Review: ‘Vampire Clan’

That isn't the Mark of the Beast on "Vampire Clan," it's the mark of latenight cable fare. From its ripped-from-the-headlines topic of teen bloodsuckers to the blandness of a low-budgeter shockingly low on shocks, true story of the murder of a family is translated by scripter Aaron Pope into a woefully standard depiction of wayward youth.

That isn’t the Mark of the Beast on “Vampire Clan,” it’s the mark of latenight cable fare. From its ripped-from-the-headlines topic of teen bloodsuckers to the blandness of a low-budgeter shockingly low on shocks, true story of the murder of a Eustis, Fla., family in 1996 is translated by scripter Aaron Pope into a woefully standard depiction of wayward youth trying to find a cool family to replace their square suburban one. Moralistic, literal tone robs pic of any fun, although the wee hours tube sked is open for just such a sleep-inducer.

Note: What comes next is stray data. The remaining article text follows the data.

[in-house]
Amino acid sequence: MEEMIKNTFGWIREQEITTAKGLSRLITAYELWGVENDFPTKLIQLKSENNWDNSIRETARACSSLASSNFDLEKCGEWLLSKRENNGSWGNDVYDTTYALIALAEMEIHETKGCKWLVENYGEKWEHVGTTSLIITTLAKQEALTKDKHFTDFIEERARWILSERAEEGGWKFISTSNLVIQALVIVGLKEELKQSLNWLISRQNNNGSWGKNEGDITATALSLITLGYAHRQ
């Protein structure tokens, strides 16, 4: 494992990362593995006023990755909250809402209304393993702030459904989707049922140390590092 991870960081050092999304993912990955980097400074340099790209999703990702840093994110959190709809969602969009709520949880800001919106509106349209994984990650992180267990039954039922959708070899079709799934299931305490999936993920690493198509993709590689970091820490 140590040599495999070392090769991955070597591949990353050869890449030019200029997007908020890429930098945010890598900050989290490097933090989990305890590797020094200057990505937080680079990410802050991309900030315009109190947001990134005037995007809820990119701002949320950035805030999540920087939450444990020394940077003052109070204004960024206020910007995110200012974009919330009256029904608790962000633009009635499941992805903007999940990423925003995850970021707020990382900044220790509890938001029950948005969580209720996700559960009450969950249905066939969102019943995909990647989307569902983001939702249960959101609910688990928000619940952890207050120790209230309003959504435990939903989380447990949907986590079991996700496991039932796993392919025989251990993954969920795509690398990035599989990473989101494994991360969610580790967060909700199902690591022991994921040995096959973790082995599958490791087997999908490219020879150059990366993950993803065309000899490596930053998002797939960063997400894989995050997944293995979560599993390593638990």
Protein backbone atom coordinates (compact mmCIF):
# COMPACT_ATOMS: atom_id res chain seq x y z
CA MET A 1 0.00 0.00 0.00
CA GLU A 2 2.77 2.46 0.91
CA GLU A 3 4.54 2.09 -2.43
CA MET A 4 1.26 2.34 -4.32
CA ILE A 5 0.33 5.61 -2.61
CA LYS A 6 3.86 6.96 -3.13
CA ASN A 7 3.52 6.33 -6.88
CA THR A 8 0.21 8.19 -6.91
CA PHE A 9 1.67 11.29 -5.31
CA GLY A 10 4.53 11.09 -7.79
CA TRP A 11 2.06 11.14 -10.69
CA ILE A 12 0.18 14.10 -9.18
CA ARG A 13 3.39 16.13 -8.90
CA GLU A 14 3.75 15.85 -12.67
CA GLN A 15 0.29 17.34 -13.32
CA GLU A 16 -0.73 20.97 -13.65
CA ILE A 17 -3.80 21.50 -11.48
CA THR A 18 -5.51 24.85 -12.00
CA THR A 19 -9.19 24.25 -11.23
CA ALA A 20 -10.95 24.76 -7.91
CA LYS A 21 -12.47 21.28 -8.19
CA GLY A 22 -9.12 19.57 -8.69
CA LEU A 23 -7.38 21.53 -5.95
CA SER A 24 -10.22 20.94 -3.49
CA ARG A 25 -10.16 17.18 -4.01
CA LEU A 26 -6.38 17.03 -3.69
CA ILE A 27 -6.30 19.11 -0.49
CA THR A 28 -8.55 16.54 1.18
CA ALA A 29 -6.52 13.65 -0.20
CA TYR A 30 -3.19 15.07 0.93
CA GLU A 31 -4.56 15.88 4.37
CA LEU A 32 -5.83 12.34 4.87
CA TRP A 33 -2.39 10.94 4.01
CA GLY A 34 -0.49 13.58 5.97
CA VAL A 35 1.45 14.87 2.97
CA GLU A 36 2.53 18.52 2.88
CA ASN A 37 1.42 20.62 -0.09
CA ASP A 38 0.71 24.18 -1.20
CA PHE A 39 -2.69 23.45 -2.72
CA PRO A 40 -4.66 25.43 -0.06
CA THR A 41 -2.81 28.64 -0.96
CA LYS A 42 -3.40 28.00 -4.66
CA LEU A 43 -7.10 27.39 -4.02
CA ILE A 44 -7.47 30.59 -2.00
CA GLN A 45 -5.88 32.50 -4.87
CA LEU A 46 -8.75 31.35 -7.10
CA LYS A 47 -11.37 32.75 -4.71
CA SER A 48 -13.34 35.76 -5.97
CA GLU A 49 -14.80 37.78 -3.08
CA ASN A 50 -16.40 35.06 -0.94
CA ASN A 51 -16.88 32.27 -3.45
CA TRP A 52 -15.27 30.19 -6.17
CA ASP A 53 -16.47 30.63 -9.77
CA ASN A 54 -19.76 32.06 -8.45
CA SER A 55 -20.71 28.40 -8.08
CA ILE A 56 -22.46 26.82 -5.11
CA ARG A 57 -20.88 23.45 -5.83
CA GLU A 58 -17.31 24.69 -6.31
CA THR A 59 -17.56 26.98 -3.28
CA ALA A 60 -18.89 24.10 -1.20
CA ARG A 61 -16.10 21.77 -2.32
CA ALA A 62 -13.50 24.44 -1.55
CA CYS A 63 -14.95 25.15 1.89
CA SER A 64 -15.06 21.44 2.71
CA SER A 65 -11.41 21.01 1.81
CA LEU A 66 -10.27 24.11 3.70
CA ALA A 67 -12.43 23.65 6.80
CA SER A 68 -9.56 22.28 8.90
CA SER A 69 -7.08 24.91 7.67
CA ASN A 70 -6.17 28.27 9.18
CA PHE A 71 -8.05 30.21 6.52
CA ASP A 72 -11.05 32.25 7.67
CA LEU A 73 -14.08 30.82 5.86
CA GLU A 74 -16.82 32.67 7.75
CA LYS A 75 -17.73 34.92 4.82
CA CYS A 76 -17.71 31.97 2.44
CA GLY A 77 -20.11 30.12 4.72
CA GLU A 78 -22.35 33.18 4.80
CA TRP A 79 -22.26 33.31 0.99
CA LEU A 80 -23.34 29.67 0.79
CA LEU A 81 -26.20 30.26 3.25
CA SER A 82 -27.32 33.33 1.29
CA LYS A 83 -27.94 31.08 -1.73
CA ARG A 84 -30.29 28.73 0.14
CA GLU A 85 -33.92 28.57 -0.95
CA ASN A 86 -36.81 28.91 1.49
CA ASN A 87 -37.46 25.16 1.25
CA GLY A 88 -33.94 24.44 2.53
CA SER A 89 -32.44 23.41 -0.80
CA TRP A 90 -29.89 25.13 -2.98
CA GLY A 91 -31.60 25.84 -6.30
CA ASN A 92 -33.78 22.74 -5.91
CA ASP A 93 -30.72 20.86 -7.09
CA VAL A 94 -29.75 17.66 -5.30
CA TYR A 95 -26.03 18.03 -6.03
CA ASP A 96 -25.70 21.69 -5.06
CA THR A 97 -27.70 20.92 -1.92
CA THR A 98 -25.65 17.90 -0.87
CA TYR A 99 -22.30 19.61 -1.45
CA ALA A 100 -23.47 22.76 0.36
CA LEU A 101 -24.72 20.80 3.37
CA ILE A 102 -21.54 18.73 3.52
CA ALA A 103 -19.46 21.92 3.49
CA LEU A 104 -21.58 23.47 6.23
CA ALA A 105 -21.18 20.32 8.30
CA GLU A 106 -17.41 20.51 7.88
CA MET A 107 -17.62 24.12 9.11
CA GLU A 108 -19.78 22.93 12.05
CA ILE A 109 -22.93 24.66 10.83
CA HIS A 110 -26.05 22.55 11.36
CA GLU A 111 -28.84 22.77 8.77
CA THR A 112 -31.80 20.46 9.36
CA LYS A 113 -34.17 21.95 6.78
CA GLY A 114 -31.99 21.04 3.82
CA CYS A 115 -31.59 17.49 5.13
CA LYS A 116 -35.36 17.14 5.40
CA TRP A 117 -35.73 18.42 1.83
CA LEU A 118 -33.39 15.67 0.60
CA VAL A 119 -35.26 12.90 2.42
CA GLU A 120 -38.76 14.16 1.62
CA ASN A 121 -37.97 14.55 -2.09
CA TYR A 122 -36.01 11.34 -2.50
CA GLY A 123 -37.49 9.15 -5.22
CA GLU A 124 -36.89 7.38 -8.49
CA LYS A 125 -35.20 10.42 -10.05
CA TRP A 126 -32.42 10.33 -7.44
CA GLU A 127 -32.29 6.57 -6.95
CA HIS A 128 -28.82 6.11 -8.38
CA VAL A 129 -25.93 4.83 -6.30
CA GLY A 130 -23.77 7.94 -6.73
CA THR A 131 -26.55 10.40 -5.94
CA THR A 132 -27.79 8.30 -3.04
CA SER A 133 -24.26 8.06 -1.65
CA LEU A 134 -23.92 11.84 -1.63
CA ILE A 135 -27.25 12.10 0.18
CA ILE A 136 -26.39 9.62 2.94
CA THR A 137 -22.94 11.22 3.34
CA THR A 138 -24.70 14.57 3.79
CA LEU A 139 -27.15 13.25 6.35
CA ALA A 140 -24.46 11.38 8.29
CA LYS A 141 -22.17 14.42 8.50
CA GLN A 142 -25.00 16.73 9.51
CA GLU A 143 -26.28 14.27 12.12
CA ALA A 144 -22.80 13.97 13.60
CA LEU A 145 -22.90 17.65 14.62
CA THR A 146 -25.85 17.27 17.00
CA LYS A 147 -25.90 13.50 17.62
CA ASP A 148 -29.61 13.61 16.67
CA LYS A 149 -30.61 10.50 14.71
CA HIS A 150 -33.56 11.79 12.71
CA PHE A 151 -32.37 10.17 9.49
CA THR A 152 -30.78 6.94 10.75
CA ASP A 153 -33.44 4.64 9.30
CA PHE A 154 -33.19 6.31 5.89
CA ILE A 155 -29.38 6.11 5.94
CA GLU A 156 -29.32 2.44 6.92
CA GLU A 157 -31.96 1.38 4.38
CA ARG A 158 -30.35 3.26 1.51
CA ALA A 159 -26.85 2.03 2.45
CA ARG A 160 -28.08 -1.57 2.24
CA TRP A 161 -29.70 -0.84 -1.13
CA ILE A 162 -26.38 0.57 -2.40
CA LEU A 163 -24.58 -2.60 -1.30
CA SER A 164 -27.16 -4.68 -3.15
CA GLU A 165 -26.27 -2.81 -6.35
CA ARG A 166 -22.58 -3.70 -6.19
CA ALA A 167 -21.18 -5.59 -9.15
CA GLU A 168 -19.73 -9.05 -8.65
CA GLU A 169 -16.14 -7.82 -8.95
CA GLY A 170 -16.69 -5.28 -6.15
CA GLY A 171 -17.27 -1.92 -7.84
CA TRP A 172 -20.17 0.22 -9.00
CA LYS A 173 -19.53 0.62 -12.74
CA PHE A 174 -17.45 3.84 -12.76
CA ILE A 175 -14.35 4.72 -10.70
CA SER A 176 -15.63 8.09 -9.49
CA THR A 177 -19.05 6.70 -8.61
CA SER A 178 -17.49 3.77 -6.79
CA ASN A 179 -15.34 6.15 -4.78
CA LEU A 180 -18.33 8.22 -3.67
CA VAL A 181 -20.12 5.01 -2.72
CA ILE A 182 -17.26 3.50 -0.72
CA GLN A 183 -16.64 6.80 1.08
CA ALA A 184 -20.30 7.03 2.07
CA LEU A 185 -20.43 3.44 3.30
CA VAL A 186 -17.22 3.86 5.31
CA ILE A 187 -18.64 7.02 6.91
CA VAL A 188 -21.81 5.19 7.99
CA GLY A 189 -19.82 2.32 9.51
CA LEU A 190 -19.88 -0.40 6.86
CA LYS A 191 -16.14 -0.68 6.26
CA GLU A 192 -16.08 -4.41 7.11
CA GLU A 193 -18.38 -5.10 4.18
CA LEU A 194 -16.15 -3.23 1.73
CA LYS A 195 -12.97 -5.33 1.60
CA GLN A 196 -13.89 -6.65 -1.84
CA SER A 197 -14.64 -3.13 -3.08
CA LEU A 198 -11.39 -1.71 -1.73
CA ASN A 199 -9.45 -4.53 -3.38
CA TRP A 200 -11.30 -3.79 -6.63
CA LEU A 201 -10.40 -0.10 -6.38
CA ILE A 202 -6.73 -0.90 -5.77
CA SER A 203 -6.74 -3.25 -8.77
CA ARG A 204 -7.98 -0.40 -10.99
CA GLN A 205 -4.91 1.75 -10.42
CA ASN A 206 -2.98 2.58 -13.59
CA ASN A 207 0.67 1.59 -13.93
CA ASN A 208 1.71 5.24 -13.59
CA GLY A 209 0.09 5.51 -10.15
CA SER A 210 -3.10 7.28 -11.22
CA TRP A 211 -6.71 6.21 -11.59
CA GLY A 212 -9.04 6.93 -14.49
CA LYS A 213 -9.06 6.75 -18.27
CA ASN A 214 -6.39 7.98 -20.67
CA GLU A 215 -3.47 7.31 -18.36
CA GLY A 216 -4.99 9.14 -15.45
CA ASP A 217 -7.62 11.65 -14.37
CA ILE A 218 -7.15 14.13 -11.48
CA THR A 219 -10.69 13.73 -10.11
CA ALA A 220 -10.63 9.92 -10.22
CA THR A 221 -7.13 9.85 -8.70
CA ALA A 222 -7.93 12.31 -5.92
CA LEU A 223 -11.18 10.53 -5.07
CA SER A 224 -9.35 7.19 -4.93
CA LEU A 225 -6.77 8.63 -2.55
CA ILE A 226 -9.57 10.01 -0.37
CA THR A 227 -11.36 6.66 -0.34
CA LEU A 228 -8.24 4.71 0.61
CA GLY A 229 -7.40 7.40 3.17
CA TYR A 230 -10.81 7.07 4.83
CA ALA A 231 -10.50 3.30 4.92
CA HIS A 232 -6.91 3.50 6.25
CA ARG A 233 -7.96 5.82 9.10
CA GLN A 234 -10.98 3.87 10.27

The grisly slaying of a mother and father of two teen girls sends off a wave of concern that vampiric youth may be on the prowl, but the clan is quickly snatched by cops, who soon realize one of its members is a daughter (Kelly Kruger) of the victims. She tells her story, in dull flashback, filling in details of how charismatic leader Rod (Drew Fuller) assembles his acolytes around the twin appeals of danger and blood. The corny appeal of Dracula is preferable to this squabbling bunch of wasted youth.

Vampire Clan

Production

A Langley Prods. presentation. Produced by Elie Cohn, Keith Walley. Executive producers, John Langley, Maggie Langley. Directed by John Webb. Screenplay, Aaron Pope.

Crew

Camera (CFI color), Kristian Bernier; editor, Terri Breed; music, Guy Harrington; production designer, Bryce Holtshousen; costume designer, Niklas J. Palm. Reviewed at Dances With Films Festival, Santa Monica, July 13, 2002. Running time: 87 MIN.

With

Drew Fuller, Alex Breckinridge, Timothy DePriest, Marina Black, Kelley Kruger, Richard Gilliland, Larry Dirk, Mimi Craven, David Wells.
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